Most IAM projects involve working with Active Directory or other types of repositories that comply with Lightweight Directory Access Protocol (LDAP). According to a blog posting by Avatier, LDAP skills are needed throughout an IAM project for data conversions, QA testing, directory consolidation and other tasks. “Being able to write scripts that push and pull data between databases and the target LDAP directory provides a great deal of power that can be leveraged to accelerate project work,” the Avatier blog states.
6. What is your experience with IAM in the cloud?
The cloud platform that a company uses would likely be included in the job description, IDPro’s Peterman explained. Among entry-level professionals and career changers, “employers are looking for some exposure to the cloud,” he noted. “If you have experience using one type of cloud, you can probably learn another,” he said.
Entry-level candidates and career changers might be asked the following:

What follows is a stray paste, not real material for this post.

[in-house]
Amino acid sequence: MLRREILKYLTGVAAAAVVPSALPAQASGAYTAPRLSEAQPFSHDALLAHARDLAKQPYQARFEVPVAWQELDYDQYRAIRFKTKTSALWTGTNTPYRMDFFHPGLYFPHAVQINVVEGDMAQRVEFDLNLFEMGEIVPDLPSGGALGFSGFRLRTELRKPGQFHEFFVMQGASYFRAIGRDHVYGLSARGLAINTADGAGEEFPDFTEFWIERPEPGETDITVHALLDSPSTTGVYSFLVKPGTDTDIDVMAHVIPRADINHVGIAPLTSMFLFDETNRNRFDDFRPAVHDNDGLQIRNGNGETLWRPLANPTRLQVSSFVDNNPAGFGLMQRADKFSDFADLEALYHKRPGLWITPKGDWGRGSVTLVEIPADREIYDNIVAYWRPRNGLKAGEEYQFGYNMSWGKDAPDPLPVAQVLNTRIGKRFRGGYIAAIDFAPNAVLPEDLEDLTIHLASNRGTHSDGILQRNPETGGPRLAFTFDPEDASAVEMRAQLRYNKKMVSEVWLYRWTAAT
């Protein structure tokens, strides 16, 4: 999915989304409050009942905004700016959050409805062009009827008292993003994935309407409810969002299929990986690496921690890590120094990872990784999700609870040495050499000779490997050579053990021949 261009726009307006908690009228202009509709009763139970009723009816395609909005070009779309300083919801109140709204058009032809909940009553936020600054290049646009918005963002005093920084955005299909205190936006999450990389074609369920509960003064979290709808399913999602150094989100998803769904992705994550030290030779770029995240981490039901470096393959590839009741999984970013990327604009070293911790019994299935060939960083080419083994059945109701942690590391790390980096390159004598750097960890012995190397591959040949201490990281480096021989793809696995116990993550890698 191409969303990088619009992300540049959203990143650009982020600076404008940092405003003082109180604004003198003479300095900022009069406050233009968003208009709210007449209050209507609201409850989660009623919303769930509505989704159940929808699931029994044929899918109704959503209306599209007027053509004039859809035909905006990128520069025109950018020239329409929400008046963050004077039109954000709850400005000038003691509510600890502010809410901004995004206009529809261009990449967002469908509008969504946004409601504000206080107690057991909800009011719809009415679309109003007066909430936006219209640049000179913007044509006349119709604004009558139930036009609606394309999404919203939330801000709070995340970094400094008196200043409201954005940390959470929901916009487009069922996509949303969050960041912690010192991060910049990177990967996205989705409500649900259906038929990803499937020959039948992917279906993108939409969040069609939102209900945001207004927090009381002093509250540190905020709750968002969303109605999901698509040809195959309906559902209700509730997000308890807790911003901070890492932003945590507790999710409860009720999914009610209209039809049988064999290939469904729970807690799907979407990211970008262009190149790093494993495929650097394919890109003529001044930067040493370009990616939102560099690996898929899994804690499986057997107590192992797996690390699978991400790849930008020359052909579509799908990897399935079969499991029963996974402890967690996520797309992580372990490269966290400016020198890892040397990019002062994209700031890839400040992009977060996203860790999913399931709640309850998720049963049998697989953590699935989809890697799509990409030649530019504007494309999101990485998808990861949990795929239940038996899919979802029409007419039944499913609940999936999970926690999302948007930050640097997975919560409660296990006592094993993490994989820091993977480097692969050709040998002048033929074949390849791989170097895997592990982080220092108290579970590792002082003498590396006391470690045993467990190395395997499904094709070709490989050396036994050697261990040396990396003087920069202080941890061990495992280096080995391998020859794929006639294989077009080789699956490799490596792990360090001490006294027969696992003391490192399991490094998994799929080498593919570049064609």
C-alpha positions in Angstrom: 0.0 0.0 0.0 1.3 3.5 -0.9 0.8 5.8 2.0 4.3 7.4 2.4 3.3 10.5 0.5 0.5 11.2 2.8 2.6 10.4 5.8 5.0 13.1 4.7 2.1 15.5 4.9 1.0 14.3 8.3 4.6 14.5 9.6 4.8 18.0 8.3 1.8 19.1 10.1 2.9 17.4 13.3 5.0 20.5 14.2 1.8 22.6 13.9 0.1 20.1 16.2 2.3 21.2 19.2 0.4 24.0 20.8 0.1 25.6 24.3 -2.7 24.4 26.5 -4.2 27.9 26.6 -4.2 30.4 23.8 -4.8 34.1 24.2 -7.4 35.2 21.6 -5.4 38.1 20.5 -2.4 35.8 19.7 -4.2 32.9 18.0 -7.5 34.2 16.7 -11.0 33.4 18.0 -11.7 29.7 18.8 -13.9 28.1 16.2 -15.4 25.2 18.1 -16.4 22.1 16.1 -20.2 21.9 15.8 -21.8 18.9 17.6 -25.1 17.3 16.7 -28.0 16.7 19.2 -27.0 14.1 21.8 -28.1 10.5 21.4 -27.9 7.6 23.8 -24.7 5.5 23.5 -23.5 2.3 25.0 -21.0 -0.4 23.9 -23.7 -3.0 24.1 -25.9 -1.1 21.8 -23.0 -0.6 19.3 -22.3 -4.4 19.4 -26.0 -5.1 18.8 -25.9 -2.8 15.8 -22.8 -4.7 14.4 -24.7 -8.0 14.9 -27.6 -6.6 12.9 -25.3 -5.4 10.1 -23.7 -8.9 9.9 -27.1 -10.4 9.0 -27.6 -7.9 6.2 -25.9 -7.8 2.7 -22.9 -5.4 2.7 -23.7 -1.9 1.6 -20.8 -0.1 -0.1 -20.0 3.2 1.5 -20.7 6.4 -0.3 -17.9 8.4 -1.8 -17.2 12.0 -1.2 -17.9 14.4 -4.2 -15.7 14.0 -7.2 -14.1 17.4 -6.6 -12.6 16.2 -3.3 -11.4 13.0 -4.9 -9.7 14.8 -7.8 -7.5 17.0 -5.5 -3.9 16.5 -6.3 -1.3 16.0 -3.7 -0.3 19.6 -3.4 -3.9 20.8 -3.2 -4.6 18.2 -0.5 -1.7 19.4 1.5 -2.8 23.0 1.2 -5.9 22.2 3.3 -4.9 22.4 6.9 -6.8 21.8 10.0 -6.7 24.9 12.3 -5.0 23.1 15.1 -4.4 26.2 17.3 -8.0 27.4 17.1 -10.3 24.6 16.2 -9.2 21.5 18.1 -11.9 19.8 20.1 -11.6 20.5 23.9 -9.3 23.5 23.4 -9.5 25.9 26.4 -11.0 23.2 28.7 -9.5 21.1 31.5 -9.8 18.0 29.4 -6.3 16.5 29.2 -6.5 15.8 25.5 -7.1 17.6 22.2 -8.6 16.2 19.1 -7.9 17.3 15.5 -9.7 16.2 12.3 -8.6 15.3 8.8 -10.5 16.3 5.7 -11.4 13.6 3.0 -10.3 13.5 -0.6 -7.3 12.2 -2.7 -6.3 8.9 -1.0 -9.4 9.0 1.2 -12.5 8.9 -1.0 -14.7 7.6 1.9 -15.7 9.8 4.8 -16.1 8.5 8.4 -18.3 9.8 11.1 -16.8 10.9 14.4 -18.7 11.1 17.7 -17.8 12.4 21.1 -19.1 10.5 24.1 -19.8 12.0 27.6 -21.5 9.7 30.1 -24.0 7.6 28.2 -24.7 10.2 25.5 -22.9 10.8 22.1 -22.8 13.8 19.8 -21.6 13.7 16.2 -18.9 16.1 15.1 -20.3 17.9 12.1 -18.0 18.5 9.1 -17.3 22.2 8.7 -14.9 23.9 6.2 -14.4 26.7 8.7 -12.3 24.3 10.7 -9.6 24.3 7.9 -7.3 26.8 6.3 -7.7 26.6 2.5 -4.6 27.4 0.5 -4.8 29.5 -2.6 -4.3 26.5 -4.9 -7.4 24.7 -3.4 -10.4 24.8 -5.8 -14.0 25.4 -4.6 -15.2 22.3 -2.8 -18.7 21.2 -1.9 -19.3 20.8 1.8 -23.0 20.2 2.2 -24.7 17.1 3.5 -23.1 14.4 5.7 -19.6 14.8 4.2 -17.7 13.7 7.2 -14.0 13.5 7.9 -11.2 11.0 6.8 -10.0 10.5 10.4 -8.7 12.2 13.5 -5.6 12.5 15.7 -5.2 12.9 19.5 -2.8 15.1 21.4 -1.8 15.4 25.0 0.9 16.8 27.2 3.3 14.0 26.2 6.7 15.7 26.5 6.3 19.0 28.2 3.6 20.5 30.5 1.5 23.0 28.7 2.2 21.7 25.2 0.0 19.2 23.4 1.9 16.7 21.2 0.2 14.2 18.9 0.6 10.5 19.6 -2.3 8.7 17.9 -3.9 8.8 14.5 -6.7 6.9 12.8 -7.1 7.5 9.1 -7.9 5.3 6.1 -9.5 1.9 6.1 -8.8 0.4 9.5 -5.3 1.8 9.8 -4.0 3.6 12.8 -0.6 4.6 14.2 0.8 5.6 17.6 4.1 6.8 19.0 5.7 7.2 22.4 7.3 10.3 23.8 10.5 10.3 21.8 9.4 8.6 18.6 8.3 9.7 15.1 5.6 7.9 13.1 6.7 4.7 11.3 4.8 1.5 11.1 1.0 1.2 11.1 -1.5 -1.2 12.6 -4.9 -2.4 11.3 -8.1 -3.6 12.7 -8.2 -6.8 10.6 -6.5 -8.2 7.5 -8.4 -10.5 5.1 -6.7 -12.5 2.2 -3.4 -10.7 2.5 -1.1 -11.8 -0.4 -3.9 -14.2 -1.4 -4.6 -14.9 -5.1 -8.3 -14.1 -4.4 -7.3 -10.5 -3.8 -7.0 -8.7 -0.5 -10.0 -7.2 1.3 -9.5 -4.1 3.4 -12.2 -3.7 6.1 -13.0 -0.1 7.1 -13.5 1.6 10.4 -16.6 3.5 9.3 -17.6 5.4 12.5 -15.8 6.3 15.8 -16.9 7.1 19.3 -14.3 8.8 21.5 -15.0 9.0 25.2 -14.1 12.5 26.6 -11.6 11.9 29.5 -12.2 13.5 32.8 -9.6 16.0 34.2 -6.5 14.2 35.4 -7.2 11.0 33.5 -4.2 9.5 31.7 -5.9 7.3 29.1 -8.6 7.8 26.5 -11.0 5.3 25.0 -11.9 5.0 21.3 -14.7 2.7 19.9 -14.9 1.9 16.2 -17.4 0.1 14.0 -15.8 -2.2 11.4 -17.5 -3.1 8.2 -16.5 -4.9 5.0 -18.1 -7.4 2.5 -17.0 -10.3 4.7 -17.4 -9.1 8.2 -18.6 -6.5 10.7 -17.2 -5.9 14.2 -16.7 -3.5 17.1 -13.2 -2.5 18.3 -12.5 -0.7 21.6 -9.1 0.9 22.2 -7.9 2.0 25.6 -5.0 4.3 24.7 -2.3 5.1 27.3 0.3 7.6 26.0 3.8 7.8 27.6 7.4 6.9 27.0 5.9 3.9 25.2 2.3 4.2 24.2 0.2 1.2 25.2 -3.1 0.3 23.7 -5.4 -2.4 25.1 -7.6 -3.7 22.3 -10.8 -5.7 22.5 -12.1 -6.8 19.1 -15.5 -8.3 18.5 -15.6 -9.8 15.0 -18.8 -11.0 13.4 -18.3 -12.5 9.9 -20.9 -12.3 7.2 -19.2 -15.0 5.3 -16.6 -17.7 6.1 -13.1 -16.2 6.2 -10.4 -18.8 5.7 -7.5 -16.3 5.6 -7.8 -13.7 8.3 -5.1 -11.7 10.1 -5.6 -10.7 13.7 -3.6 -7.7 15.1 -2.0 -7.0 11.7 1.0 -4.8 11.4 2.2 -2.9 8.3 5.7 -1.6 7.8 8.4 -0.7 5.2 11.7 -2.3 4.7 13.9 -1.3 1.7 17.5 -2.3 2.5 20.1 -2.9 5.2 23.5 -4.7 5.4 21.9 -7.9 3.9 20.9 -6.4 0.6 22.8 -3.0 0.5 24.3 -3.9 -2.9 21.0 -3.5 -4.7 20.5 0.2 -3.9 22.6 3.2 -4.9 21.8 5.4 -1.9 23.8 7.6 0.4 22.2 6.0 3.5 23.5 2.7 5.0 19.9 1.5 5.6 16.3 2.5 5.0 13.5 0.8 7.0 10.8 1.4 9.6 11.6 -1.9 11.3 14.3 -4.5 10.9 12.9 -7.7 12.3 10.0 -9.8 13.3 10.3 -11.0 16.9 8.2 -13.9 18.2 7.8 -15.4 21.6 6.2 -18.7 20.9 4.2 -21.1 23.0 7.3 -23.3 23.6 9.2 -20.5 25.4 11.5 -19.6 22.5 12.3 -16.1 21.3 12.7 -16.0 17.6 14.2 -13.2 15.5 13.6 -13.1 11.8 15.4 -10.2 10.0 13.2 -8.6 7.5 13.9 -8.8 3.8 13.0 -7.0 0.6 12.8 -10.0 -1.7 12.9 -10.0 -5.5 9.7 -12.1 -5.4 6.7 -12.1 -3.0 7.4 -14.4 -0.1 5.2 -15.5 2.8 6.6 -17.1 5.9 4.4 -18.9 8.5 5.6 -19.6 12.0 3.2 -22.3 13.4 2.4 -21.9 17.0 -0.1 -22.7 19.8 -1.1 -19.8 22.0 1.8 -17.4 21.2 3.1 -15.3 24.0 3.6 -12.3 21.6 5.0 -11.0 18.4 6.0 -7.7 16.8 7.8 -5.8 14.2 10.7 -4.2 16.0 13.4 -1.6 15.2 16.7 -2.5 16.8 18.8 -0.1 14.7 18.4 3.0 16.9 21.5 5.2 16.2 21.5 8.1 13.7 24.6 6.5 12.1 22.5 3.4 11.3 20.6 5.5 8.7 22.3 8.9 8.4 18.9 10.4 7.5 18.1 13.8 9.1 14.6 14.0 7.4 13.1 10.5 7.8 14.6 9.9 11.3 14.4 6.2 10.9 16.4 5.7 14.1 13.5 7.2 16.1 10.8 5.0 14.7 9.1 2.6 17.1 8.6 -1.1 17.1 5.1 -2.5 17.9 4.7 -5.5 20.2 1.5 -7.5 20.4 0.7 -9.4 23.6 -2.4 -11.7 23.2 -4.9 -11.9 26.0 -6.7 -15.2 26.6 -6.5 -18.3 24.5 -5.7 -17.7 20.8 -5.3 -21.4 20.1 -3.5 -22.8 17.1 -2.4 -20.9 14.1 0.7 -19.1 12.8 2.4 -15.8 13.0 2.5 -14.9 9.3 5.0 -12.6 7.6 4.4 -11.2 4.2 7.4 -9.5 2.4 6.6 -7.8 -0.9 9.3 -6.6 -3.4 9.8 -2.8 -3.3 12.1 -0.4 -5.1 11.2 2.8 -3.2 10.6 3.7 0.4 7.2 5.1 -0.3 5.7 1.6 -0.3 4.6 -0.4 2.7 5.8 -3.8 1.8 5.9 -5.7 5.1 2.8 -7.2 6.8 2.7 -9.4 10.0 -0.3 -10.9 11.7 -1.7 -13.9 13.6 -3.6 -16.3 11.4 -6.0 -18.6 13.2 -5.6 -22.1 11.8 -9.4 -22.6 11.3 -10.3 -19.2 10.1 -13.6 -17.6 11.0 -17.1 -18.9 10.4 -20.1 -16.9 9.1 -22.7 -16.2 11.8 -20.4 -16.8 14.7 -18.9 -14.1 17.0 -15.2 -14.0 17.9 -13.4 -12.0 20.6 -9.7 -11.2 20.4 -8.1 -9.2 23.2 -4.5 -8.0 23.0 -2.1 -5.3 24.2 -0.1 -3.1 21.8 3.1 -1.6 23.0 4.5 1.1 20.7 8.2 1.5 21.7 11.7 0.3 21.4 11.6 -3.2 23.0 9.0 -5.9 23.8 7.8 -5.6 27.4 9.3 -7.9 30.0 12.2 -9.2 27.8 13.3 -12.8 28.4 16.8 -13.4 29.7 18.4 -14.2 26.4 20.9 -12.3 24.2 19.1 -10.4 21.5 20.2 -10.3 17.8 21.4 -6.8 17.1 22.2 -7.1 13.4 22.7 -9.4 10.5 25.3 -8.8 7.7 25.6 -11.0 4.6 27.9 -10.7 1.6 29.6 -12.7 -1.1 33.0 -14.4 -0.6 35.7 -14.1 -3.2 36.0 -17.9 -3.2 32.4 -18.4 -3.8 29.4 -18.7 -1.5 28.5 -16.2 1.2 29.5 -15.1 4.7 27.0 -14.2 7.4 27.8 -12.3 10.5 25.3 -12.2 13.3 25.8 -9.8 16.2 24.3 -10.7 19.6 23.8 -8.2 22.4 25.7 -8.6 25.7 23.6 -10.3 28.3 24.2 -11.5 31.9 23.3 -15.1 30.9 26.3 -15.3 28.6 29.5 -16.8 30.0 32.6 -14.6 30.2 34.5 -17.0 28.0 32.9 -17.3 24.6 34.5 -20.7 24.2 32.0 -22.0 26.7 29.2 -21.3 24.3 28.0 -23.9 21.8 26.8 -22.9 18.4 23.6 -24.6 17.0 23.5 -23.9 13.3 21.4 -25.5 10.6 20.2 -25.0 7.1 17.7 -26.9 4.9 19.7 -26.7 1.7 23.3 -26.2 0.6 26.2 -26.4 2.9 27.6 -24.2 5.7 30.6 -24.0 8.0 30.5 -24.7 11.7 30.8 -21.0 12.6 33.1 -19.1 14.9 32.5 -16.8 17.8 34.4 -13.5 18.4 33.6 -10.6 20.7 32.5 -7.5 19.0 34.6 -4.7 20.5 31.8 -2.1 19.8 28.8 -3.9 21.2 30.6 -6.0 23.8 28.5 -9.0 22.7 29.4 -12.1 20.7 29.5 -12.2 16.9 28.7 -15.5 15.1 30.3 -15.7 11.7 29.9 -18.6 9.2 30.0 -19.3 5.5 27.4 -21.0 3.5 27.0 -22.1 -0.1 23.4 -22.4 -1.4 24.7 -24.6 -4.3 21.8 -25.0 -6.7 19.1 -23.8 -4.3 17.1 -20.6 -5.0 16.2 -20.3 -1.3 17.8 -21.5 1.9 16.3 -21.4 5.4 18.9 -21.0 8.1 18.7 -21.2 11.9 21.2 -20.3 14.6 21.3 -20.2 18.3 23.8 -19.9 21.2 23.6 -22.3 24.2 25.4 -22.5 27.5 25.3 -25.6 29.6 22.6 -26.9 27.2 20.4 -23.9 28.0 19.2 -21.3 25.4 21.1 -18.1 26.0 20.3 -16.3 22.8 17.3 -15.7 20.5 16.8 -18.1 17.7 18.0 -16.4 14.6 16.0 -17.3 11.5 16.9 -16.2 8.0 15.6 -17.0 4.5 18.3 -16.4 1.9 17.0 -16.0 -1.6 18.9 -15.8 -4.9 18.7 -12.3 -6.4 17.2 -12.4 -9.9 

- How much experience do you have promoting code in the cloud?
- What technologies and tools have you worked with?
- What are some of the pluses and minus you have encountered with these tools and cloud providers?
- What is your experience with virtual machines?
- What is your experience with containers?
Interviewees at a higher technical experience level might be asked for details about specific cloud platform. For example, interviewees familiar with Amazon Web Service (AWS) IAM might be asked about its key features, how it works, its key benefits, its permissions and its policies. Be familiar with Amazon’s best practices such as AWS Multi-Factor Authentication (MFA), which is designed to provide an additional layer of protection on top of the username and password.
According to online tutorial site GoLinuxCloud, key points about AWS IAM include the following:
- A new user in IAM does not have any permission.
- AWS IAM assigns an Access Key and a Secret Access Key to a new user.
- An Access Key cannot be used to log in to AWS Console.
- We use Access Key to access AWS via an API or command-line interface.
- IAM is a universal application. It is common across all the regions in AWS.
7. What are your favorite IAM tools and solutions?
According to web infrastructure and security company Cloudflare, IAM may be a single product or a mix of processes, software, cloud services and hardware that give administrators visibility and control over the organizational data that individual users can access.